4. See above. I have a fish tank aerator that I run before I pitch the yeast. This is more crucial for full boils or AG because you boil off all the oxygen in the water. If you're using bottled water that hasn't been boiled to top off, this is not as important.

5. You need an airlock or blow off tube so that your container doesn't explode. The airlock allows the co2 to leave without allowing in oxygen or bugs. The way my grandpa did it was with an uninflated ballon with a pinhole it in. Most of the time it worked, occasionally he made vinegar.

A great place for winemaking is here: http://winemaking.jackkeller.net/basics.asp

And for beer: howtobrew.com.
 

mgayer

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There have been several new methods discovered in the last few years of how to provide a better environment for yeast within the mead community. A study was done at the University of California concerning yeast and nutrients. What they found was that yeast produced beter results when nutrients were staggered in 3 stages; the begining 1/3, middle of the primary 1/3 and as secondary starts 1/3. I noticed by using this method with the last batch it worked much quicker and was a bit mellower when finished, the batch is still aging. What I mean by the 1/3 above is to add 1/3 of the total amount.

Adding the nutrient I would mix it with a bit of water first for easy of mixing, and yes stir it in the must. Not a hard stir but mix it in. There is a difference in beer and wines or mead. I am not a beer brewer but I love wines, meads and ciders. With Mead and Wine like Yooperchick I just cover the primary with a cloth to keep the baddies out but allow the must to get the O2 it needs to reproduce. No need to oxygenate while in the primary, you should shake the snot out of it before pitching the yeast to get the O2 in there. When in the secondary absolutly NO O2 contact. When you transfer to the primary put the airlock on and keep it there except for racking and then get it back on.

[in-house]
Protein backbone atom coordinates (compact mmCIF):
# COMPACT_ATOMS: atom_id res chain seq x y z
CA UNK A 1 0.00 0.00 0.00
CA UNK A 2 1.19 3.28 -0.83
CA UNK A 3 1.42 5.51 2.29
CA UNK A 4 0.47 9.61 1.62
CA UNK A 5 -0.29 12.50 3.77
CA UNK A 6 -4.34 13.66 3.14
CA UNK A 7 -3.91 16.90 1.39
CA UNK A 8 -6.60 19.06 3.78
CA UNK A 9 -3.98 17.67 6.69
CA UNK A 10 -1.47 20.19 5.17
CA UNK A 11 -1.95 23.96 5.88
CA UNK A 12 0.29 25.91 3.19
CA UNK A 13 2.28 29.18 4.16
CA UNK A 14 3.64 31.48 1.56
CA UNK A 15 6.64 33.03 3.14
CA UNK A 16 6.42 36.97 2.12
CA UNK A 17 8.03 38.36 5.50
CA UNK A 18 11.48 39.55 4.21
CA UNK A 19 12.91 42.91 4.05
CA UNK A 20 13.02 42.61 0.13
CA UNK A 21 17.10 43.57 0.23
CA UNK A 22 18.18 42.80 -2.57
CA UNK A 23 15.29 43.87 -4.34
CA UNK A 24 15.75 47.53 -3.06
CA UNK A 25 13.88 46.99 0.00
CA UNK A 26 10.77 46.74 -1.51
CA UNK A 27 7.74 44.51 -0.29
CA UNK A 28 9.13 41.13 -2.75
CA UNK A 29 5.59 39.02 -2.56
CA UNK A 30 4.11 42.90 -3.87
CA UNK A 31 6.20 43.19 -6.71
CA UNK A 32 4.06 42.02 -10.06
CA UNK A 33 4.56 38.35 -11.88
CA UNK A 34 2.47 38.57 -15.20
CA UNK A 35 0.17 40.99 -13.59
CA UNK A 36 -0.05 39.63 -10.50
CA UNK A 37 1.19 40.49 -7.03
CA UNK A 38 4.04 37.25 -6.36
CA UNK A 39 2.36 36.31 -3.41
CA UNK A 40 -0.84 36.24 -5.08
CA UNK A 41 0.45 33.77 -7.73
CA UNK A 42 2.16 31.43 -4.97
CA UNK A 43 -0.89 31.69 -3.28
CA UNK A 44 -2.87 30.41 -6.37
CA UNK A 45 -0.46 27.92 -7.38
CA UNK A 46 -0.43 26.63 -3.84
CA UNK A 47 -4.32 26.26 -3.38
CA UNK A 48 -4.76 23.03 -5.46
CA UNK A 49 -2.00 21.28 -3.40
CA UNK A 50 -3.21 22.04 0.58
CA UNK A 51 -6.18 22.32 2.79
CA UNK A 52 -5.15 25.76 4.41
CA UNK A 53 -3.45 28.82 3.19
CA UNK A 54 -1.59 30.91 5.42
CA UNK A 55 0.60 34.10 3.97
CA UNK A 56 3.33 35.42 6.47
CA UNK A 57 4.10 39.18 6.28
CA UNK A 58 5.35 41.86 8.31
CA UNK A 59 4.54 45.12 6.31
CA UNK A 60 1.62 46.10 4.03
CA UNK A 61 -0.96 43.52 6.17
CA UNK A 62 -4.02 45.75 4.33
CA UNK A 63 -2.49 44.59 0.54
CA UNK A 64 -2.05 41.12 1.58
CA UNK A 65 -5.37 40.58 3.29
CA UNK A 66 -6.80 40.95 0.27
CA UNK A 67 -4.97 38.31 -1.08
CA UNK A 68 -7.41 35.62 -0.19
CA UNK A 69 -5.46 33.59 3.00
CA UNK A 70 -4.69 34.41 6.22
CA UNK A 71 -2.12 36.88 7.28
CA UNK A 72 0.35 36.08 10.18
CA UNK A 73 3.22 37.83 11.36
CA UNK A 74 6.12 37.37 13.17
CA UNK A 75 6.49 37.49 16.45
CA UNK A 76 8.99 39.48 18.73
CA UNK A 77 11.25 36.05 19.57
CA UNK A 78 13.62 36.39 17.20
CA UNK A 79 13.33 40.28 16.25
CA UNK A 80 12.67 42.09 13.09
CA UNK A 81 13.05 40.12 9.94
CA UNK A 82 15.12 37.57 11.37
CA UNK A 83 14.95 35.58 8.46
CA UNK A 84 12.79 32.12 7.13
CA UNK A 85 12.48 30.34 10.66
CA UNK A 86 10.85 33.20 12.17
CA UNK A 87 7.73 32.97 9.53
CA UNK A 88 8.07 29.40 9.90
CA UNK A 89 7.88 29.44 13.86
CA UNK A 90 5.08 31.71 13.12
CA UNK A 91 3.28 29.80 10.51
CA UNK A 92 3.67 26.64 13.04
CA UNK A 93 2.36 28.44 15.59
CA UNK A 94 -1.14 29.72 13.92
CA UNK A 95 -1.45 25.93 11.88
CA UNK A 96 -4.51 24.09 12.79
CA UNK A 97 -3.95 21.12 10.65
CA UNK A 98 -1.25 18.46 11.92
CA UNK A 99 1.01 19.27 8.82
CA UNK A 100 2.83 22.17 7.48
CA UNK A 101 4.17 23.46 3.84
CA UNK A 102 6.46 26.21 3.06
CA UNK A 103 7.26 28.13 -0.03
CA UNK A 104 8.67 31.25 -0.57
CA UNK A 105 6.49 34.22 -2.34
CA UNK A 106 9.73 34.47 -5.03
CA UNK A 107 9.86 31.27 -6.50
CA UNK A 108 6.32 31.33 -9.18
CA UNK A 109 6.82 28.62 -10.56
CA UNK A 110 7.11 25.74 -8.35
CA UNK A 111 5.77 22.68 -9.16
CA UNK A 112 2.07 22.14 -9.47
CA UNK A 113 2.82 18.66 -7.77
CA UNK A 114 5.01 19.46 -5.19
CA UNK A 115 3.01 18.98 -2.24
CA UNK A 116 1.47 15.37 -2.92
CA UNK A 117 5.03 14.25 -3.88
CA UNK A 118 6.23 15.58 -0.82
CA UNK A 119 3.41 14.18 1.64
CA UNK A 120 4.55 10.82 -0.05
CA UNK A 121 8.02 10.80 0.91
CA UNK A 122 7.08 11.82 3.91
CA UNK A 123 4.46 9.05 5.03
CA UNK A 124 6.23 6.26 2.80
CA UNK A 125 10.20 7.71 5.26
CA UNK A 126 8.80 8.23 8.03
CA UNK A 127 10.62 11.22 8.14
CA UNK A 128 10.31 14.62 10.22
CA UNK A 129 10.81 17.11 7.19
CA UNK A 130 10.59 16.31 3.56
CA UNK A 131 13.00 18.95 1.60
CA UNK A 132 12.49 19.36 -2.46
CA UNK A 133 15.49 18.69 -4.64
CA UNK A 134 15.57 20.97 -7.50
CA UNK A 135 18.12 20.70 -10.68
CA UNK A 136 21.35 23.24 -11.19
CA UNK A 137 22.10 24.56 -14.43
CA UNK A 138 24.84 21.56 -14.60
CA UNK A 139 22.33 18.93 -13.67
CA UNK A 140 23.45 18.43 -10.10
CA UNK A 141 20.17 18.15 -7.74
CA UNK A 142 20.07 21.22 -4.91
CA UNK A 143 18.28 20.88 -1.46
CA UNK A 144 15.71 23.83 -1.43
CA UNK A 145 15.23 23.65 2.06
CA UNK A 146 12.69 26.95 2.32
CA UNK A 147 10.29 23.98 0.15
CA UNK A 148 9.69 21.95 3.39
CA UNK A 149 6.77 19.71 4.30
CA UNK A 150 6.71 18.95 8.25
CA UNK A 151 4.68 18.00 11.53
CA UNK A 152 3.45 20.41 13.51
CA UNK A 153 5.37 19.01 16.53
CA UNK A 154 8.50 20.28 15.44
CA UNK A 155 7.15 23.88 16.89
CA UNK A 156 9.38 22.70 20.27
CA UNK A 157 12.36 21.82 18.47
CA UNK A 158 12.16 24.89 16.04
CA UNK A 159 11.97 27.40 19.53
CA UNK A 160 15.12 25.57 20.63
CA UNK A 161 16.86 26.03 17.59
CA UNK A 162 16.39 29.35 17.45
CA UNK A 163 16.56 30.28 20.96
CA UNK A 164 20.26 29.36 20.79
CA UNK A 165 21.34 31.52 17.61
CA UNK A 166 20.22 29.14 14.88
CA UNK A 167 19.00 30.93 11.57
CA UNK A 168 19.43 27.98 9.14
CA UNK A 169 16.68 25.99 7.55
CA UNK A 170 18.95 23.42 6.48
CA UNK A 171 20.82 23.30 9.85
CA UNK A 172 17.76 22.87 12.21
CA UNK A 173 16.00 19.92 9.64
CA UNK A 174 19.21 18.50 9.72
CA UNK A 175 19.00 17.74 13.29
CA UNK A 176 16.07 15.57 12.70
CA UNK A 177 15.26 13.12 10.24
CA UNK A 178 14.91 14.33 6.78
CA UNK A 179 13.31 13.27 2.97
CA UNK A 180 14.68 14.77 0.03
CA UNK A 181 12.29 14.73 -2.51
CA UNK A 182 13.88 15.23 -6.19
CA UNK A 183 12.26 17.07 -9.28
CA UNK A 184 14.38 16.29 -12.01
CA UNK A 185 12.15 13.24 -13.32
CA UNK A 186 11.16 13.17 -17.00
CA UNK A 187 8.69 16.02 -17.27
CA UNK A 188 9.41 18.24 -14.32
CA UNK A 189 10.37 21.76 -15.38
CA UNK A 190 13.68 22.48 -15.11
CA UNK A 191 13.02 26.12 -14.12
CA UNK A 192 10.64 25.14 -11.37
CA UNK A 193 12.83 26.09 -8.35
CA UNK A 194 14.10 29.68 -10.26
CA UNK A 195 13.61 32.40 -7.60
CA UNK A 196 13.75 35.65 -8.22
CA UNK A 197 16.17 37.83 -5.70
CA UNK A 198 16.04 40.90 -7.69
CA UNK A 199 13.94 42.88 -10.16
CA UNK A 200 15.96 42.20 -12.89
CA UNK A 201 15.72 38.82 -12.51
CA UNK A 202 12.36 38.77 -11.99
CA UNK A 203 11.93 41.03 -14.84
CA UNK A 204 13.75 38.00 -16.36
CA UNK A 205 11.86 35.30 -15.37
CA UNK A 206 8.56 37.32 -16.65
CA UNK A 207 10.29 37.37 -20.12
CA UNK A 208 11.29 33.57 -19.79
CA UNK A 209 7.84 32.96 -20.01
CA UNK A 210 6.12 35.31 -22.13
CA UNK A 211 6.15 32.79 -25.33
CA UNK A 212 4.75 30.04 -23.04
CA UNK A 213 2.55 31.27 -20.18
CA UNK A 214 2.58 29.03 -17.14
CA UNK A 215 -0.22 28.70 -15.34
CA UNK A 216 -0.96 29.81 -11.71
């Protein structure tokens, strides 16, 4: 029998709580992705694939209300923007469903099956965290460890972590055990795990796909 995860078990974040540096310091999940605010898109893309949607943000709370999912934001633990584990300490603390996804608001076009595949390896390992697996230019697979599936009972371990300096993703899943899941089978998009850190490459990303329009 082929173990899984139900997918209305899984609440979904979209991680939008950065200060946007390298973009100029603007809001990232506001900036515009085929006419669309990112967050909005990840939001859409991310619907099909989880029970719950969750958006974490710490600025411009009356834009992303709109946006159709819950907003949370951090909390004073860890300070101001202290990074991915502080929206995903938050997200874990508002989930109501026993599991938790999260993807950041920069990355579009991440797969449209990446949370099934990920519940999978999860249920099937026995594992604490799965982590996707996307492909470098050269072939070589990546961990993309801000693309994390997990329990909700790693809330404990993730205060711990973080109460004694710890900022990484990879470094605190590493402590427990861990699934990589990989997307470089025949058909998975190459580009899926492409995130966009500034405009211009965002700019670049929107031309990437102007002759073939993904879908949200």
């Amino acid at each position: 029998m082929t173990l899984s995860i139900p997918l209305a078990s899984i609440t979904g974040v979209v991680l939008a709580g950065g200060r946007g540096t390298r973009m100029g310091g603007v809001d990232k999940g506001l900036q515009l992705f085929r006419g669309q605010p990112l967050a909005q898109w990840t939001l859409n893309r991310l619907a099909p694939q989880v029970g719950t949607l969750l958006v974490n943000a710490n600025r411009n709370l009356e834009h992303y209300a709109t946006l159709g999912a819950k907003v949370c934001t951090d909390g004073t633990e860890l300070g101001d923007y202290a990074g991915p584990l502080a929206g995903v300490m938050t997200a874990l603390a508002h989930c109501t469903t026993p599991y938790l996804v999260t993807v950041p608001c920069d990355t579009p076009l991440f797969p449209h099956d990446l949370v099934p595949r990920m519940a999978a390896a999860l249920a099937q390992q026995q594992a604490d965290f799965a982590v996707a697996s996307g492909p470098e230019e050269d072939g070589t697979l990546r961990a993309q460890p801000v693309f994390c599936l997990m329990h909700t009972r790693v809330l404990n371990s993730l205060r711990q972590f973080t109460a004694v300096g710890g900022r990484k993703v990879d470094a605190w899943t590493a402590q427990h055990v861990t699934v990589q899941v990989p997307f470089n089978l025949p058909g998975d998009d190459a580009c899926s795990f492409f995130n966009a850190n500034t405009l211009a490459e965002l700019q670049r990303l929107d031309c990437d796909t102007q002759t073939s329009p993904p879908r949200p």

Hope this helped answer your questions!
 
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I'm from the central UP, on the Wisconsin border. I love it here!

I suggest going to gotmead.com to give more you more complete information than I'm providing here. I'm no mead expert so I would defer to the experts. Still, it's very much like wine making and I've got a good grasp on that!

Ok, let's see:

1. Yes, oxygen is good to get fermentation going.

Aeration: (from gotmead.com)
To avoid stressing the yeast during their growth phase, it is important to provide them with the oxygen they need. Aerate the Must a couple of times a day for the first three days by using an aeration stone, shaking, or stirring with a Lees stirrer. Make sure you sanitize whatever equipment you are going to use before putting it into the Must. Aerate for 2 to 5 minutes depending on the method, and then cover the Must again. WARNING - There will be CO2 dissolved in the solution that will begin to bubble out when you begin to aerate the must. This can sometimes result in a geyser effect that could spray your walls and ceiling, and will result in the loss of some of the must. To avoid this, gently agitate the liquid to expel the CO2 before you begin to add the oxygen. This is particularly important if you are using the shaking method.

2. After primary fermentation, all wine and beer and mead should be very quietly racked and protected from oxygen. The amount of co2 coming out of the fermenter is no longer enough to protect it.

3. Yes, close up the primary tightly (with an airlock) for beer. Still, you aerate beer like mad before pitching the yeast because it needs it. But then keep it airlocked.

4. See above. I have a fish tank aerator that I run before I pitch the yeast. This is more crucial for full boils or AG because you boil off all the oxygen in the water. If you're using bottled water that hasn't been boiled to top off, this is not as important.

5. You need an airlock or blow off tube so that your container doesn't explode. The airlock allows the co2 to leave without allowing in oxygen or bugs. The way my grandpa did it was with an uninflated ballon with a pinhole it in. Most of the time it worked, occasionally he made vinegar.

A great place for winemaking is here: http://winemaking.jackkeller.net/basics.asp

And for beer: howtobrew.com.
Even though it's been 9 years since you wrote this, thank you :mug: